Many of our clients wonder how we as attorneys set a value on their personal injury case. It’s a natural and obvious inquiry, so we now take the opportunity to explain how attorneys value cases. Since this is a multi-step process, this month we focus on the question of liability, or how we determine who is at fault for an accident; we’ll reserve an analysis of damages for next month.
The White Plains accident attorneys at Worby Vecchio Edelman are well-versed in the valuation of cases based upon injury and liability. Since the client is the one who has suffered the injury and the attendant pain and suffering, bills, job loss and other limitations, we are never surprised at the tendency of an injured party to evaluate the value of their case based upon the extent of that injury. That injury might have involved a painful surgical procedure, or an extended hospitalization, and time away from work and regular daily activities. However, before we can put a value on a particular injury or set of injuries, we have to be aware of the extent of a defendant’s liability for the accident at issue.
How We Determine Who Was at Fault in an Accident
New York permits a defendant to defend a case in more than one way. The most obvious argument that a defendant can make is that she was not at fault for the accident. That argument may apply in a fall down case, where a defendant argues that the plaintiff tripped over a trivial defect, that the defendant did not have prior notice of a dangerous condition, or that the condition was open and obvious and not inherently dangerous. In addition, New York recognizes the defense of comparative negligence. This defense permits the argument that even if the defendant was negligent, the plaintiff was also at least partially negligent. If a jury agrees with this argument and believes that a plaintiff was partially at fault for an accident having occurred, it will be asked to apportion fault between the two parties. The plaintiff would then be entitled to receive whatever amount of money the jury awards, reduced by the percentage of the plaintiff’s own negligence.
If we believe that a defendant is likely to be found 100% at fault at trial, we will evaluate the case much differently than one where our client might be partially at fault for the accident. Examples of accidents where a defendant is 100% at fault might include an automobile accident where a defendant struck our client in the rear, or where the accident was caused due to a defendant’s failure to obey a stop sign or other traffic control device. Our experience permits us to present the best argument under any factual circumstance in order to minimize our client’s partial fault for the accident. That is why we attempt to obtain specific information as to how the accident occurred at our first meeting with a new client.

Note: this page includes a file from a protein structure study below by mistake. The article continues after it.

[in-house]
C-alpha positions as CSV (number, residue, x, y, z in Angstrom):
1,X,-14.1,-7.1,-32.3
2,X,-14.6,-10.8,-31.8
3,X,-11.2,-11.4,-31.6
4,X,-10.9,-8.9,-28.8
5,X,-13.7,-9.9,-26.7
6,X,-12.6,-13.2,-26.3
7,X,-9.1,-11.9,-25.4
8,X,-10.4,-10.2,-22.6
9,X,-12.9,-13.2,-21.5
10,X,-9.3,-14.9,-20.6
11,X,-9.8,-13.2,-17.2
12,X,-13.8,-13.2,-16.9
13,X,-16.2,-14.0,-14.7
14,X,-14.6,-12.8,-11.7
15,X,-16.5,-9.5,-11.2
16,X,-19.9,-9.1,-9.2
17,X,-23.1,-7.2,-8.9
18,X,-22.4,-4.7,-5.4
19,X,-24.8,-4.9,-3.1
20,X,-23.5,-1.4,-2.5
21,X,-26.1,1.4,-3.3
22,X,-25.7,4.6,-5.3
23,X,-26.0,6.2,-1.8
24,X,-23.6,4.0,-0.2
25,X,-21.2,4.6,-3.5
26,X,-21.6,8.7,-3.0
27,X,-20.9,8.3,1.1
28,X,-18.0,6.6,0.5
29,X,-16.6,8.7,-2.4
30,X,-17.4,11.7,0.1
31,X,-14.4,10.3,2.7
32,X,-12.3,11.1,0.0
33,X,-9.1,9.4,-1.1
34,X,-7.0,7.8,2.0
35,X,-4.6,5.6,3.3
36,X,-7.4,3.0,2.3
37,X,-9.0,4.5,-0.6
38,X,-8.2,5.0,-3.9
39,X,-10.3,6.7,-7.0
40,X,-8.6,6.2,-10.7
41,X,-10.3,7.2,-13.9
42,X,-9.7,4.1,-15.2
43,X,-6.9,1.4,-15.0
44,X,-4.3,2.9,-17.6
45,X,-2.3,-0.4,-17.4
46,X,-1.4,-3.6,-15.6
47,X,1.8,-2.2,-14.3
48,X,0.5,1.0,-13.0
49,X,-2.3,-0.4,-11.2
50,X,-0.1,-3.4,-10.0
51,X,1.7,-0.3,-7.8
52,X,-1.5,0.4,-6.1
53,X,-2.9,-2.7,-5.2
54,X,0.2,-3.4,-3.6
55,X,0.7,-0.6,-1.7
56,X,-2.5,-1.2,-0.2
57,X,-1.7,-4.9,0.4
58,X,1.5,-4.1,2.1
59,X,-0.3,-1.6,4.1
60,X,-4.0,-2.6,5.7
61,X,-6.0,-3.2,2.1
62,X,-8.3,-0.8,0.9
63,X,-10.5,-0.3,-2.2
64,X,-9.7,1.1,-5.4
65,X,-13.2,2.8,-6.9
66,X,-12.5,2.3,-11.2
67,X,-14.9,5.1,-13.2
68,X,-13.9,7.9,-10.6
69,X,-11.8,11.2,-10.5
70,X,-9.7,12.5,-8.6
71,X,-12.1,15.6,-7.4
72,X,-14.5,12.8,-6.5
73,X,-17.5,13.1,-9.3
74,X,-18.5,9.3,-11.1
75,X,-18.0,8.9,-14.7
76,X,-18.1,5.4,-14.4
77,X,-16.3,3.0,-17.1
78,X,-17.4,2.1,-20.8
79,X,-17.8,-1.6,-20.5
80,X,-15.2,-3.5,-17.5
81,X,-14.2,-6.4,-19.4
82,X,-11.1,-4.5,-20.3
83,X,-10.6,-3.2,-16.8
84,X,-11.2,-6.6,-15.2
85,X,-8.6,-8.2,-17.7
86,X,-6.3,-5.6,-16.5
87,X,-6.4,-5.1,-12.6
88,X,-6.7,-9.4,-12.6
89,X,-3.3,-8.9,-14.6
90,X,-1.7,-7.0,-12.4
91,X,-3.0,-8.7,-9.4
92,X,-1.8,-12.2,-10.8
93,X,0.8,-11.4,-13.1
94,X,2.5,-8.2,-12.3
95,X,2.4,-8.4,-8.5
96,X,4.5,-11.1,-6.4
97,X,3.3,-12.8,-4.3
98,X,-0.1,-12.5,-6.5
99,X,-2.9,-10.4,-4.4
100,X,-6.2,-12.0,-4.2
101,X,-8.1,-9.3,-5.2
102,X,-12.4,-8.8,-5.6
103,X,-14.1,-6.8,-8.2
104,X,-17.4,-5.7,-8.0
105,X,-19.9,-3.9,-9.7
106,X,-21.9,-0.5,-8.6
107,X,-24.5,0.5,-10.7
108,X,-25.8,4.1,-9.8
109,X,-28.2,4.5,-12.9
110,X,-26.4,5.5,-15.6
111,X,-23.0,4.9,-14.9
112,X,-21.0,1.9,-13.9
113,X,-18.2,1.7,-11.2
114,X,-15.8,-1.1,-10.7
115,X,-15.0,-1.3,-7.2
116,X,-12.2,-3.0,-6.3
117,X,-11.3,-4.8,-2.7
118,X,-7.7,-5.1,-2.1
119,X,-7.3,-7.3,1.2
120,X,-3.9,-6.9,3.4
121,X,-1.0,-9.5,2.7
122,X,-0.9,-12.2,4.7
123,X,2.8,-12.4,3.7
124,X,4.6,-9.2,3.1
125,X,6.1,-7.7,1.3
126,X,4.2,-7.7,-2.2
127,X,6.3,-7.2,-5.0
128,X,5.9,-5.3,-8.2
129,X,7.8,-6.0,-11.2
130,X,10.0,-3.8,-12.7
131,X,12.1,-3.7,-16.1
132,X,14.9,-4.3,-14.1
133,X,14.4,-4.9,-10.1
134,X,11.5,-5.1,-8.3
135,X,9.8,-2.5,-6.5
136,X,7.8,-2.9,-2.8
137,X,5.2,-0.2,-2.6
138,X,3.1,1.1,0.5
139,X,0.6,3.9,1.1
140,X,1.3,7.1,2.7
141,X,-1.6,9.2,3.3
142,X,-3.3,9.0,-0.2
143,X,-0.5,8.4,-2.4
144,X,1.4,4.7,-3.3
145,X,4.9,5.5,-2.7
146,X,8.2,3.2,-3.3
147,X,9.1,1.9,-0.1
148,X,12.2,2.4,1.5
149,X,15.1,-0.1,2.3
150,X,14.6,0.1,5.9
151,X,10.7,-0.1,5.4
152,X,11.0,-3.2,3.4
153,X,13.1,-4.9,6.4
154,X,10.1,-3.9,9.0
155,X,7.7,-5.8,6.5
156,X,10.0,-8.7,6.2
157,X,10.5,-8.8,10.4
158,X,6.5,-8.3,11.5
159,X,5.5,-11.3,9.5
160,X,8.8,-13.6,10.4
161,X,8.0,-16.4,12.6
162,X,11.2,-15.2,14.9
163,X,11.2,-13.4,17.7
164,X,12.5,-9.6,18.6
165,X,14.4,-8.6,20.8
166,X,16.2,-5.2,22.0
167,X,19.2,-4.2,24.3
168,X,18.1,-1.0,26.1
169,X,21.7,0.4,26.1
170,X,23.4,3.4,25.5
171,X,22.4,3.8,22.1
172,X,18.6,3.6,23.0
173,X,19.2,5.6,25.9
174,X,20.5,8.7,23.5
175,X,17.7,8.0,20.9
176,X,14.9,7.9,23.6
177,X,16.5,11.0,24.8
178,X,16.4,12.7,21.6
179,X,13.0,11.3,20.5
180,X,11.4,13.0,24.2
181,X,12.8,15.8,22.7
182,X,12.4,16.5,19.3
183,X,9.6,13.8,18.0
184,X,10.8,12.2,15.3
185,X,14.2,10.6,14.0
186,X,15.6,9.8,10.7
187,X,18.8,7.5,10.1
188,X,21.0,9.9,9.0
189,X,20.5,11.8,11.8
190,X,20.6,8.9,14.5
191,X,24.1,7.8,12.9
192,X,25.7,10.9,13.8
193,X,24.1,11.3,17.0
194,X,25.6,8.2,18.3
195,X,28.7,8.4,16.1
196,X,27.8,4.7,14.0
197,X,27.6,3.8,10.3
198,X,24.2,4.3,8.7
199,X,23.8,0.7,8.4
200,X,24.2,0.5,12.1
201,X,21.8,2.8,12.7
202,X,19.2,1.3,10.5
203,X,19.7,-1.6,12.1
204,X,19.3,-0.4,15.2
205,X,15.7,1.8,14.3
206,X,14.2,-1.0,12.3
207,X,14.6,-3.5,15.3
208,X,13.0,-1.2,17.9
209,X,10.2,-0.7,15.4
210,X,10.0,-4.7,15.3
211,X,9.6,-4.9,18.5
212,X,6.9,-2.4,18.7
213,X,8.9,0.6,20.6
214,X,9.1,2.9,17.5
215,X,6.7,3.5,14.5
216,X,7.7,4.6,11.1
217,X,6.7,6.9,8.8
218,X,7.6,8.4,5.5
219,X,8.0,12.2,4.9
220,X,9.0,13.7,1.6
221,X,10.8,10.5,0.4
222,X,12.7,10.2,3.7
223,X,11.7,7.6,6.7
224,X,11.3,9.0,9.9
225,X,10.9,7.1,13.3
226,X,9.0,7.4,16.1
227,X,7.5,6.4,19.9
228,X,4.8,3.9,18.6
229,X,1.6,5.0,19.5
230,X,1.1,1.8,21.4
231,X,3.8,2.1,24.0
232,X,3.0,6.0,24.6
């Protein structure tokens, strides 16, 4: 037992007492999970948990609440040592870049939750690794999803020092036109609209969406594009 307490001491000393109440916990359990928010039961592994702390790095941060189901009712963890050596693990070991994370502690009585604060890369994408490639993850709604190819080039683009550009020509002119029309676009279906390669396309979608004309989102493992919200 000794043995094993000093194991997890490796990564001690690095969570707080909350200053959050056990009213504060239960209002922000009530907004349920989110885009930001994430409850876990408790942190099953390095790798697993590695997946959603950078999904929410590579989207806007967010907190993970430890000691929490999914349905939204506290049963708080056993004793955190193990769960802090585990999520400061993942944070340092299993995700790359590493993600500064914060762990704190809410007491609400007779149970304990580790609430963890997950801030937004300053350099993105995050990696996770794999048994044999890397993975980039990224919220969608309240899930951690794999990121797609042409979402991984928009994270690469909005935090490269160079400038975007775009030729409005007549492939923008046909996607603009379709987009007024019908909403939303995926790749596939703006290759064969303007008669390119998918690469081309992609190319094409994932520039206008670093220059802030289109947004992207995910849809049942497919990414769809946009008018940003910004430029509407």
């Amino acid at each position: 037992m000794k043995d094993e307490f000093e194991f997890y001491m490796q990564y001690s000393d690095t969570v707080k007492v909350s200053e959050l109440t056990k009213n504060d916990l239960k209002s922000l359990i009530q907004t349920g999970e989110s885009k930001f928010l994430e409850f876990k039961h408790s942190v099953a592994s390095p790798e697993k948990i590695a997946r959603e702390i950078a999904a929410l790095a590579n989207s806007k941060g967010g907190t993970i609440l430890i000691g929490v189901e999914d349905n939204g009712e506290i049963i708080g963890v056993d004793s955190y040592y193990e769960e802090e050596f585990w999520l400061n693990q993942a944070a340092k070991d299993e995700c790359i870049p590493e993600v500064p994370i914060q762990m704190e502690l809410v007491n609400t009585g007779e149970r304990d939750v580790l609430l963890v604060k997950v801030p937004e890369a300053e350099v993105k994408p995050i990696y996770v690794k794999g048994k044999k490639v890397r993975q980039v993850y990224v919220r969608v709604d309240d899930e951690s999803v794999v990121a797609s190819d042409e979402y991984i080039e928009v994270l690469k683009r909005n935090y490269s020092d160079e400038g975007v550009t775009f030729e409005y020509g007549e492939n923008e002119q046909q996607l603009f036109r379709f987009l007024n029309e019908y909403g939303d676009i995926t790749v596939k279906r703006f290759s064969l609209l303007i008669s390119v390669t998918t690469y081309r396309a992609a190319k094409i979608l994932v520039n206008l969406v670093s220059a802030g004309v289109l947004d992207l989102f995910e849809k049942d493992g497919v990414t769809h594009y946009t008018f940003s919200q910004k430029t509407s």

Other Types of Cases and How Liability is Determined
Some other types of accidents are more likely to result in a finding of 100% liability against a defendant. One example is a construction worker injured as a proximate cause of an elevation-related accident, because in that type of accident, a commercial owner and contractor are automatically responsible, even if the accident did not occur as a result of that party’s negligence. In that type of accident, the law does not recognize a worker’s comparative negligence (see our blog entry posted on March 27, 2018 for more information on Labor Law cases).
Contact the White Plains Accident Attorneys
Of course, a full explanation of how liability is determined in any particular case is a far more complicated analysis than we can hope to offer here, but having the right attorney to handle your legal matter can make an enormous difference in the outcome. The White Plains accident attorneys at Worby Vecchio Edelman have a combined over 150 years of experience in the field. We’ll review the facts of your case in order to present the best legal argument possible. We offer a free, no obligation consultation, and we work strictly on contingency, so there’s never a fee unless we recover money on your case.